Twitter makes it very easy for you to see which hashtags (and corresponding conversations) are trending. If you login to twitter on your browser, the left side of your screen will look as follows (image below). Right below Jai’s name, you’ll see a column called “Trends” that lists all of the topics that are trending at that moment. You modify the trends that you are seeing. By default, Twitter will attempt to show you trends that are (sort of) tailored to you. At first glance, the list of trending topics may seem to have no relevance for you, but there usually is something to grab hold of. For example, one of the trends pictured below is #NationalCoffeeDay. Jai’s ecological research centers on tropical agriculture, like coffee, so this hashtag could be a great way for him to connect his research to a wider audience. However, you can also change the trends that you see. If you the click the Change link (red arrow below), you see the trends for specific geographical areas.

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You can examine trends in Tweetdeck as well. You can see trending topics in Tweetdeck by clicking Add Column followed by Trending (arrows 1 and 2 in the image below).

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In the resulting window, you can see the trending hashtags that are tailored to you. If you click on any of the hashtags in the window, you can make that a column in Tweetdeck (see image below). You can also see the trending topics by geographical region by clicking on the drop down box (red arrow below). As with the prior example of Twitter trends, there is also a hashtag here that would be a great place to engage audiences with science: #Cometlanding, which refers to the end of the comet-studying mission by the Rosetta spacecraft.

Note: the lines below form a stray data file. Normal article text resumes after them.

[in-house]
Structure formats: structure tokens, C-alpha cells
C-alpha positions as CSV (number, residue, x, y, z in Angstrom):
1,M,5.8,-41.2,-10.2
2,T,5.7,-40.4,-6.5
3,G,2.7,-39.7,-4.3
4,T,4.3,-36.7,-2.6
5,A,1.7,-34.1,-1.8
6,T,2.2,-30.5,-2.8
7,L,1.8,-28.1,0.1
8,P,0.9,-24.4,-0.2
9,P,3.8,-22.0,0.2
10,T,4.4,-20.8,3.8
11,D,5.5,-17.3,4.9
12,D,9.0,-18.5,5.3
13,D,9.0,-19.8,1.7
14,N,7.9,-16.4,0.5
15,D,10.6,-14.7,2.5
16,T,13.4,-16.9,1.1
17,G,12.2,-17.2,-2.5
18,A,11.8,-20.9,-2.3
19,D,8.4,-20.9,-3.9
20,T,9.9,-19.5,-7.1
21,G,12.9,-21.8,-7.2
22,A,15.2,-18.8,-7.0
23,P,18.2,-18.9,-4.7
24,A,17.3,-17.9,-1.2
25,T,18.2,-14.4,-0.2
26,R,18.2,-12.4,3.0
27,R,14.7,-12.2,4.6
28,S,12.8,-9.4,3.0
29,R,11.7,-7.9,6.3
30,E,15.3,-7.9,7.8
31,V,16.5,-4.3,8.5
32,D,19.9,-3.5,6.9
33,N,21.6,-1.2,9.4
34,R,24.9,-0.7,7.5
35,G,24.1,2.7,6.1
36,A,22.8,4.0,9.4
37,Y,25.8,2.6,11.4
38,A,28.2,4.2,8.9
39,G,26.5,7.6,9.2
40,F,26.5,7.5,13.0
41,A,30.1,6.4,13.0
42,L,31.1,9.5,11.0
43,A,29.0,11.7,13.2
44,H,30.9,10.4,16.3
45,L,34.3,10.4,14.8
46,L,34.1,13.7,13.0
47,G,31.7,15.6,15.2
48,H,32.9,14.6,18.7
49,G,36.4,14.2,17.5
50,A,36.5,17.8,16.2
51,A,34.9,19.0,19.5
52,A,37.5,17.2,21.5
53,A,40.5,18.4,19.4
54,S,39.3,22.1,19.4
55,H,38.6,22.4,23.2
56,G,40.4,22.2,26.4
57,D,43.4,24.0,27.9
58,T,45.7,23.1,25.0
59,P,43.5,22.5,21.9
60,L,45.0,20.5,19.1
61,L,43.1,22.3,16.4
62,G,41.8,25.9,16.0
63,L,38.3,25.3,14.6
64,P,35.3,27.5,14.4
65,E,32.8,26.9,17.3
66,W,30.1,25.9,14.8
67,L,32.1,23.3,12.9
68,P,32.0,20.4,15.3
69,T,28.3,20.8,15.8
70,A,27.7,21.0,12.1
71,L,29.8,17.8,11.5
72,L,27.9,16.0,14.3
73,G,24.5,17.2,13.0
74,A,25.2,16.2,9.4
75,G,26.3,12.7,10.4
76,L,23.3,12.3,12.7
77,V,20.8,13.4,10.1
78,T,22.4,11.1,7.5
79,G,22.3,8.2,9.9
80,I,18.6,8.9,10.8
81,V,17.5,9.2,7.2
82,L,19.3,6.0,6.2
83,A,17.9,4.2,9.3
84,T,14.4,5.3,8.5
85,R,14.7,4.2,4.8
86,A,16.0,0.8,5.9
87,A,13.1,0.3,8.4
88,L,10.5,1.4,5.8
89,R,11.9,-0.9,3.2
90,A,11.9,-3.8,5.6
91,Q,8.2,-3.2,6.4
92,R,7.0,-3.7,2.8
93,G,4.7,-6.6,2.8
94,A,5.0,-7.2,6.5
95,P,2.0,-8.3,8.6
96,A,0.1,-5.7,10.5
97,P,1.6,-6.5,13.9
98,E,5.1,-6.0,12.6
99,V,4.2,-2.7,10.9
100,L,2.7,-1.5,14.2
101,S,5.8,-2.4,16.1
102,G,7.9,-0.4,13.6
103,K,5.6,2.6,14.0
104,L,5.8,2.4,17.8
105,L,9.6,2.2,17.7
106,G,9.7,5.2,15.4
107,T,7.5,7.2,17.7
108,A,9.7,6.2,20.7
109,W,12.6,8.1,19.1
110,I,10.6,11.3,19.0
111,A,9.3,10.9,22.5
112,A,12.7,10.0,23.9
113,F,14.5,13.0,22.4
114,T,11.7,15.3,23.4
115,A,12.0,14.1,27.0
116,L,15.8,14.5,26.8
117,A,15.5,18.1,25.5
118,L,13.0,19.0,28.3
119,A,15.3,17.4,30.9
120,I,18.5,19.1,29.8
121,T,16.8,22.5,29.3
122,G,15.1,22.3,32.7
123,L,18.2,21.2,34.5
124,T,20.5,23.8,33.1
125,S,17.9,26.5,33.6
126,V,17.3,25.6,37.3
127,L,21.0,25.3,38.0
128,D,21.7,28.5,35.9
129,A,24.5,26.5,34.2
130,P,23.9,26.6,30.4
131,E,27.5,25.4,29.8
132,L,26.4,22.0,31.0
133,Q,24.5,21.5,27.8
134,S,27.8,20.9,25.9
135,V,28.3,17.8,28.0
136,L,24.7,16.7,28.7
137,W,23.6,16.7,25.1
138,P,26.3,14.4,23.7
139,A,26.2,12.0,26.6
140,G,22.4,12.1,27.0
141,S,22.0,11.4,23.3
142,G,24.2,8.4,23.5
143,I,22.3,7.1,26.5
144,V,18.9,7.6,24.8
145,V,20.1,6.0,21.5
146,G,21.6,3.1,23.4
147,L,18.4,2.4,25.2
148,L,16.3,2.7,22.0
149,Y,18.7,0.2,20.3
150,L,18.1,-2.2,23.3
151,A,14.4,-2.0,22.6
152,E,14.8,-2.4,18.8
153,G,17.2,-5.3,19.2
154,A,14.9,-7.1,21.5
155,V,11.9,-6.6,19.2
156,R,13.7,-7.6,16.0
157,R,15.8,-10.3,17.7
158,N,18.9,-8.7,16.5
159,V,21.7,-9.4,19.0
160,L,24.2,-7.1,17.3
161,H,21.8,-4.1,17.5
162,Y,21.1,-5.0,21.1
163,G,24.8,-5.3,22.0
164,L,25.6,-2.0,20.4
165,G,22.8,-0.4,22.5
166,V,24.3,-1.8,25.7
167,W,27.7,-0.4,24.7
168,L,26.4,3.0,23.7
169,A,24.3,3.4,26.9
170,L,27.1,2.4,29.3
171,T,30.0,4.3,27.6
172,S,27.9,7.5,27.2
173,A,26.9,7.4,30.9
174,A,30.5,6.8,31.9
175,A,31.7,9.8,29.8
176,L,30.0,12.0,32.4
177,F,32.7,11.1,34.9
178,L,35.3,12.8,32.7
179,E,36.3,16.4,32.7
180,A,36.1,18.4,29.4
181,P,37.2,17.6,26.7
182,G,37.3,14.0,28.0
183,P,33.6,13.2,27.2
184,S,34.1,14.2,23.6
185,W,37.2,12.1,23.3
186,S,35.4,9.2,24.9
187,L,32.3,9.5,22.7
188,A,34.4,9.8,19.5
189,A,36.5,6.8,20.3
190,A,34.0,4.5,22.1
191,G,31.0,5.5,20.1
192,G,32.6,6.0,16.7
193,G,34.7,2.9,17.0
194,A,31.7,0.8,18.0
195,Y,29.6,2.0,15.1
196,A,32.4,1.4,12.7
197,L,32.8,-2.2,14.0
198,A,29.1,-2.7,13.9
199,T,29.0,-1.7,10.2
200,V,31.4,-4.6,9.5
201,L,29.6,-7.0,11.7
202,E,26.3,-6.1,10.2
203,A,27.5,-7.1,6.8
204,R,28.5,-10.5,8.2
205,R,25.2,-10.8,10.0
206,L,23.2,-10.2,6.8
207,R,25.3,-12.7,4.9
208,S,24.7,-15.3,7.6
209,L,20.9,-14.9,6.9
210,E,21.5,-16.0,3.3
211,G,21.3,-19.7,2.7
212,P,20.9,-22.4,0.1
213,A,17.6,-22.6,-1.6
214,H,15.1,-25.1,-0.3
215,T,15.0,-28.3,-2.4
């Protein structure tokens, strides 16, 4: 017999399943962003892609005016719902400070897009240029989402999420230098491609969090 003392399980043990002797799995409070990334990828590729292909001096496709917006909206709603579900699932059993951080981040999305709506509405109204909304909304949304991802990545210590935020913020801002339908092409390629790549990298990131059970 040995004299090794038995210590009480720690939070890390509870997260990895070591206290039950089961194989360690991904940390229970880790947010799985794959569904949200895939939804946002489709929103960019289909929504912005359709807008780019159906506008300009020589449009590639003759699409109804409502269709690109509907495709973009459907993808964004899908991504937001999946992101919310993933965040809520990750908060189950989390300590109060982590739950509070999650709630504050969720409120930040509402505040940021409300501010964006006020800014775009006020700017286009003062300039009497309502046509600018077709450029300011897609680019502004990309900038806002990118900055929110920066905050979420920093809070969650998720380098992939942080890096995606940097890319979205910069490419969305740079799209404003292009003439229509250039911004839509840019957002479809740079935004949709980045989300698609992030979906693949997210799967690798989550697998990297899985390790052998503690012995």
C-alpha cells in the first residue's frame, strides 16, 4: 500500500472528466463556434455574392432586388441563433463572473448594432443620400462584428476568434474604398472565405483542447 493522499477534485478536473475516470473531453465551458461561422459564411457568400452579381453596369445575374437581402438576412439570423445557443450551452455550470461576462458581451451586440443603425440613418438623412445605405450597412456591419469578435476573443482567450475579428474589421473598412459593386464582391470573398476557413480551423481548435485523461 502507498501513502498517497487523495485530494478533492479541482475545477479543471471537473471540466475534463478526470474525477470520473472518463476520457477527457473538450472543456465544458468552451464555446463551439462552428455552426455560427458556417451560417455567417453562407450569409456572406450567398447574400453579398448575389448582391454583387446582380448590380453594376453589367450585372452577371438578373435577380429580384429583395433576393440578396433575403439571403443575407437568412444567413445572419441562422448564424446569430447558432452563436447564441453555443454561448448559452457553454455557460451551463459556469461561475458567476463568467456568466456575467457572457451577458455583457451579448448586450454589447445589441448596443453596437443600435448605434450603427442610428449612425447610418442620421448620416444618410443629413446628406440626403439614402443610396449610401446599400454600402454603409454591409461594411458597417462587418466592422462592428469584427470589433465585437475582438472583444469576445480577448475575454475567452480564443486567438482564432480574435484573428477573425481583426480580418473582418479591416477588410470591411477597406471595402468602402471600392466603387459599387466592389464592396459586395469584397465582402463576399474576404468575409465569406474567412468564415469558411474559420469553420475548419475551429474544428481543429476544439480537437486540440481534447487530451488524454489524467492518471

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Planned conversations: conferences. Many conferences will have a hashtag that resembles either the name, or an abbreviation of the name, and the year of that conference. For instance, Biophysical Society is currently using #mbibps16 for their conference in Singapore. Participants at these conferences use these hashtags to “live tweet” talks and to generally talk about what’s going on there. When done right, the use of conference hashtags allows you to join a conversation even if you aren’t physically present. The best conference hashtags are so busy, it will feel like you are in every presentation no matter how you participate! Even better it will allow you to take part in those hallway conversations, where connections between people are really made